August 24, 2006

Watch out for that fee

I was busy writing a post recommending Auto Europe, a car rental agency that I've used successfully a half dozen times, when the mail came. Some envelopes just exude bad vibes -- those with, say, a return address that reads "Internal Revenue Service" -- and in this mail pile I saw one of those bad-vibe envelopes. It was from the Budget car rental office in Zurich, Switzerland.

I'd used Auto Europe to rent a car for our recent trip to Switzerland and France. Auto Europe, which doesn't supply cars itself, acts as a broker and hooks customers up with deals offered through a variety of rental outfits. Our vacation vehicle, a sleek, black Saab wagon that practically drove itself, was a Budget car.

Using the Auto Europe Web site to book the car, I'd specified both me and my husband as drivers, prepaid the entire rental cost with a credit card, and printed out the voucher with the nice, round "$0.00" in the "Balance Due" column. We took that piece of paper with us to Zurich, where we presented it to the Budget agent and were handed the keys to the Saab.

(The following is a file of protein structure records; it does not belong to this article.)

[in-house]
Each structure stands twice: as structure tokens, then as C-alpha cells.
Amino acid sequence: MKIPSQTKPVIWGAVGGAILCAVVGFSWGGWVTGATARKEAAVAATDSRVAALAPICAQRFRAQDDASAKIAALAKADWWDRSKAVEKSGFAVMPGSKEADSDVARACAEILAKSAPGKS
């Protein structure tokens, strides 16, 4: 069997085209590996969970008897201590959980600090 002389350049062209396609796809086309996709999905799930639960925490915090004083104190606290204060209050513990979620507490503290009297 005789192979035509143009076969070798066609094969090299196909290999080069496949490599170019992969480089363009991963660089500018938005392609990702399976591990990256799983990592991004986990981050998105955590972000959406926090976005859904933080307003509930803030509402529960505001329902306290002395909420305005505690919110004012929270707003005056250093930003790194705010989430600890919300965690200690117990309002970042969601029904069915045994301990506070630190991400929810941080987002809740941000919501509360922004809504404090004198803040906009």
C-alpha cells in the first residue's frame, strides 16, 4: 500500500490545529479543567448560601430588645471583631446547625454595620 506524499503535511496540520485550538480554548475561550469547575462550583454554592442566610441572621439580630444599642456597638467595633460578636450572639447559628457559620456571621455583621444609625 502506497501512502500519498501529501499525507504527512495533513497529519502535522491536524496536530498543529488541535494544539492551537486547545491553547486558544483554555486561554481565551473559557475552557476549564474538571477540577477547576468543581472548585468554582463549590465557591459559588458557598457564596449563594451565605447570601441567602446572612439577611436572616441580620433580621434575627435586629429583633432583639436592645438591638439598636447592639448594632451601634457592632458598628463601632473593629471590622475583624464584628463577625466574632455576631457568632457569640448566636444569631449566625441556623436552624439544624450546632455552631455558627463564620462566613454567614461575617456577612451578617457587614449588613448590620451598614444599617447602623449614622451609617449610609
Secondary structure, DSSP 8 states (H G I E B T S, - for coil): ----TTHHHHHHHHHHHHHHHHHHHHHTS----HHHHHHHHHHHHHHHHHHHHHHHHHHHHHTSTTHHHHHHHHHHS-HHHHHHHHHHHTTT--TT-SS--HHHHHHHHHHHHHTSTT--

Two weeks later we returned the dirty but otherwise perfect Saab, just filled to the brim with five-dollar-a-gallon gas, to the Zurich airport's Budget return lot. The agent inspected the car and the fuel level, pronounced both satisfactory, noted that we'd prepaid, and bid us a good flight home.

Why, three weeks after our trip, was I getting a letter from Budget? Given that we'd prepaid and had returned the car dent-free and full of some of the world's most expensive gas, Budget should be done with me and I with them. I doubted that the letter, which had one of those serious-looking wax paper address windows, was a customer satisfaction survey. Budget wanted money from me. I could smell it.

It was worse than that. They'd already taken the money.

Budget was writing to inform me that a $130 "Extra Driver Fee" had been charged to my credit card.

I've rented scores of cars in my day and been nickeled, dimed and blindsided in most of the world's major currencies, but this fee's a new one on me. Budget couldn't get us for gas or dings, so they reached into their magic bag of fees, that secret sack of sneaky ways to screw people, and pulled out this doozy.

"Buyer beware" just doesn't cover it anymore. Even if you read all the fine print, follow all the rules, and do everything right, they're gonna get ya -- maybe today, maybe tomorrow, maybe in three weeks...